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Konipolas v. TXS United Housing Program Inc.

United States District Court, N.D. Texas, Dallas Division

May 3, 2017

DON H. KONIPOLAS, as Trustee of Wolverine Mortgage Partner Retirement, ET AL., Plaintiffs,
v.
TXS UNITED HOUSING PROGRAM, INC., Defendant.

          MEMORANDUM OPINION AND ORDER

          A. JOE FISH Senior United States District Judge

         Before the court is the plaintiffs' motion for attorney's fees and costs (docket entry 15). For the reasons stated below, the plaintiffs' motion is granted in part and denied in part. The plaintiffs are entitled to recover $12, 576.55 in attorney's fees and costs.

         I. BACKGROUND

         The plaintiffs commenced these forcible detainer actions in a Texas state court to recover possession of properties located on Treetop Lane (“Treetop Property”) and Mexicana Road (“Mexicana Property”) in Dallas, Texas. Plaintiffs' Motion for Attorney's Fees (“Motion”) (docket entry 15). The defendant subsequently removed the actions to this court. First Notice of Removal (docket entry 1); Second Notice of Removal (docket entry 5). This court remanded the actions to the state court on February 23, 2017. Memorandum Opinion and Order Remanding Case to State Court (docket entry 14). Pursuant to the court's memorandum opinion and order, the plaintiffs are entitled to attorney's fees and costs incurred as a result of the defendant's removal. Id. at 6 (“[P]laintiffs are entitled to recover from TXS all just costs and any actual expenses, including attorney's fees, incurred by the plaintiffs as a result of the removal of this action.”) (citing 28 U.S.C. § 1447(c)).

         Consequently, the plaintiffs timely filed the instant motion under Fed.R.Civ.P. 54(d)(2). See Motion at 2. The plaintiffs seek attorney's fees and actual expenses in the amount of $17, 544.65. Id. Their motion includes a declaration from the attorney on this case, Martin J. Lehman (“Lehman”), and invoices with charges from Lehman and his legal assistants, Shelia Shafer (“Shafer”) and Lori Fitzgerald (“Fitzgerald”). See generally Appendix in Support of Plaintiffs' Motion for Expenses Including Attorney's Fees (“Appendix”) (docket entry 15-1). The defendant did not file a response. The motion is now ripe for decision.

         II. ANALYSIS

         A. Legal Standard

         The Fifth Circuit employs a two-step process to calculate attorney's fees. Smith v. Acevedo, 478 Fed. App'x 116, 124 (5th Cir. 2012). The first step is determining the lodestar fee by multiplying the number of hours reasonably expended on the litigation by a reasonable hourly rate. Id. The court should exclude work that is excessive, duplicative, or inadequately documented. Id. Then, the court may adjust the lodestar based on twelve factors announced in Johnson v. Georgia Highway Express, Inc., 488 F.2d 714, 717-19 (5th Cir. 1974), abrogated by Blanchard v. Bergeron, 489 U.S. 87 (1989).[1] Many of these factors are usually subsumed in the initial lodestar calculation. Jason D.W. by Douglas W. v. Houston Independent School District, 158 F.3d 205, 209 (5th Cir. 1998). “The court must provide a reasonably specific explanation for all aspects of a fee determination.” Smith, 478 Fed. App'x at 124 (quoting Jimenez v. Wood County, Texas, 621 F.3d 372, 380 (5th Cir. 2010), on reh'g en banc, 660 F.3d 841 (5th Cir. 2011)).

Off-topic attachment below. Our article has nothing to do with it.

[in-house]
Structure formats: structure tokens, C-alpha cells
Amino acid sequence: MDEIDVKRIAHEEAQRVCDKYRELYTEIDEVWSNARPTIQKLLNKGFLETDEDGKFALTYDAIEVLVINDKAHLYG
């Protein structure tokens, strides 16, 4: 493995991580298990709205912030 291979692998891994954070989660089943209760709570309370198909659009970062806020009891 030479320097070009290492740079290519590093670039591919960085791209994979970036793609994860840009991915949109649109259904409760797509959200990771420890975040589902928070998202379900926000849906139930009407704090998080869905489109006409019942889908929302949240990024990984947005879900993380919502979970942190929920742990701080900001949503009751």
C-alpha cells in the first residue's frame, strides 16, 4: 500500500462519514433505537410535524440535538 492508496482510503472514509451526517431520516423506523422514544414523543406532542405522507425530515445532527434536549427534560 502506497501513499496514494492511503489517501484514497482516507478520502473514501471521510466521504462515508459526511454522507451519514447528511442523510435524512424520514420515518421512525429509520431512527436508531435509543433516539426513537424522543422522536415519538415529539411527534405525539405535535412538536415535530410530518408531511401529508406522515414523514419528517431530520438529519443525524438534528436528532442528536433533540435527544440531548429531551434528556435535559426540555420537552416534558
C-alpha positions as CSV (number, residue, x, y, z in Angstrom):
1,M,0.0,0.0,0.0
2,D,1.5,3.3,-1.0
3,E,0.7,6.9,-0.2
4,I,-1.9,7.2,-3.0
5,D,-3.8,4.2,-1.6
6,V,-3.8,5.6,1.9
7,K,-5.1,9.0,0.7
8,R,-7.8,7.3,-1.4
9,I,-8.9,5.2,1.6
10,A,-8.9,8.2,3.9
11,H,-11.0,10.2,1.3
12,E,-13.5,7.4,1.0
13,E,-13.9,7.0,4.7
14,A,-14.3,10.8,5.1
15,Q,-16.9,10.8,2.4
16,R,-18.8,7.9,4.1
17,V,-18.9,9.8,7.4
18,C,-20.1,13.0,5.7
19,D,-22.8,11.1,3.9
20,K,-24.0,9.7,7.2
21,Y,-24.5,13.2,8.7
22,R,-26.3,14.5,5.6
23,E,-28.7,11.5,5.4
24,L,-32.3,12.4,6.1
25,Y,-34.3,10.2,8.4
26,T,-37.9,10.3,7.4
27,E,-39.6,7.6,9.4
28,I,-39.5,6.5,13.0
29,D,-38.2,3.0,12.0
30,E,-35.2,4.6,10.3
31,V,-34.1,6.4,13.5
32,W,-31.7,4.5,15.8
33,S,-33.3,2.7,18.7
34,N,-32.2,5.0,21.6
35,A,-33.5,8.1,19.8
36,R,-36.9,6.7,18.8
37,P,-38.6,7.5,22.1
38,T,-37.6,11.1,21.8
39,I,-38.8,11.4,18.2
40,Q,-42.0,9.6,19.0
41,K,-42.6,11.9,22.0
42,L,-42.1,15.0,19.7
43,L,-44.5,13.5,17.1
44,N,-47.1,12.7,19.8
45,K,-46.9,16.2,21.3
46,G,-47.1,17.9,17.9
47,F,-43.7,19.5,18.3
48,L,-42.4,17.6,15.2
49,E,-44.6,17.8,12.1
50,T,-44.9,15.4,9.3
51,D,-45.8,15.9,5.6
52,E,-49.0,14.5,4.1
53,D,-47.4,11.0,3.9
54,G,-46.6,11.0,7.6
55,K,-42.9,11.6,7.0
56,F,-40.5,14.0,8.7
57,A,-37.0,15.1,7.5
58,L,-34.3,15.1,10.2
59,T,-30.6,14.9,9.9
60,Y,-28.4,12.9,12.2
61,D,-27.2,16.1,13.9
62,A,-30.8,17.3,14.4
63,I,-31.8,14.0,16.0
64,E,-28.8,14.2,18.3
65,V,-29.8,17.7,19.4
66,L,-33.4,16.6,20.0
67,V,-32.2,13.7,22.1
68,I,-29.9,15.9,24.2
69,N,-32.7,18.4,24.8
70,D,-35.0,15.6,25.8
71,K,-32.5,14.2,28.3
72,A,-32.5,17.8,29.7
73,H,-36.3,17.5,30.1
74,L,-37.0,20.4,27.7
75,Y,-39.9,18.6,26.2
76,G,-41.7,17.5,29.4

B. Application

         1. Reasonable Hourly Rate

         The party seeking attorney's fees has the burden of showing “that the requested rates are in line with those prevailing in the community for similar services by lawyers of reasonably comparable skill, experience and reputation.” Blum v. Stenson, 465 U.S. 886, 895 n.11 (1984). “Generally, the reasonable hourly rate for a particular community is established through affidavits of other attorneys practicing there.” Tollett v. City of Kemah, 285 F.3d 357, 368 (5th Cir.), cert. denied, 537 U.S. 883 (2002). However, a court may also rely on its own expertise in deciding the reasonableness of an hourly rate. Gromer v. Mack, No. 3:11-CV-0682-D, 2012 WL 28835, at *2 (N.D. Tex. Jan. 4, 2012) (Fitzwater, Chief J.) (citing Primrose Operating Company v. National American Insurance Company, 382 F.3d 546, 562 (5th Cir. 2004)).

         Here, Lehman has been licensed to practice in Texas since 1982. Appendix at 2. Lehman's hourly rate is $425.00 per hour and his legal assistants, Shafer and Fitzgerald, bill at a rate of $95.00 per hour. Id. at 3-4. In his declaration, Lehman states that “[b]ased on my experience, in my opinion, my hourly rate and the hourly rate of our legal assistants are reasonable.” Id. at 4. However, Lehman's declaration lacks information about the hourly rate for attorneys with similar experience and does not include affidavits or declarations from other attorneys regarding reasonable rates in Dallas, Texas.

         The court, relying on its expertise, concludes that the rates of Lehman, Shafer, and Fitzgerald are reasonable. Other attorneys with over thirty years of experience and their legal assistants have charged similar rates on similar matters in Dallas. See Task Force Logistics International, Ltd. v. Teasley Partners, Ltd., No. 3:14-CV-2101-L, 2014 WL 6673482, at *2-3 (N.D. Tex. Nov. 25, 2014) (Lindsay, J.) (discussing hourly rates for an experienced bankruptcy attorney and his legal assistant in Dallas). Moreover, the court's conclusion is further supported because the defendant did not object to it. See Baulch v. Johns, 70 F.3d 813, 818 n.8 (5th Cir. 1995). Accordingly, the hourly rates for Lehman, Shafer, and Fitzgerald are deemed reasonable.

         2. Reasonable ...


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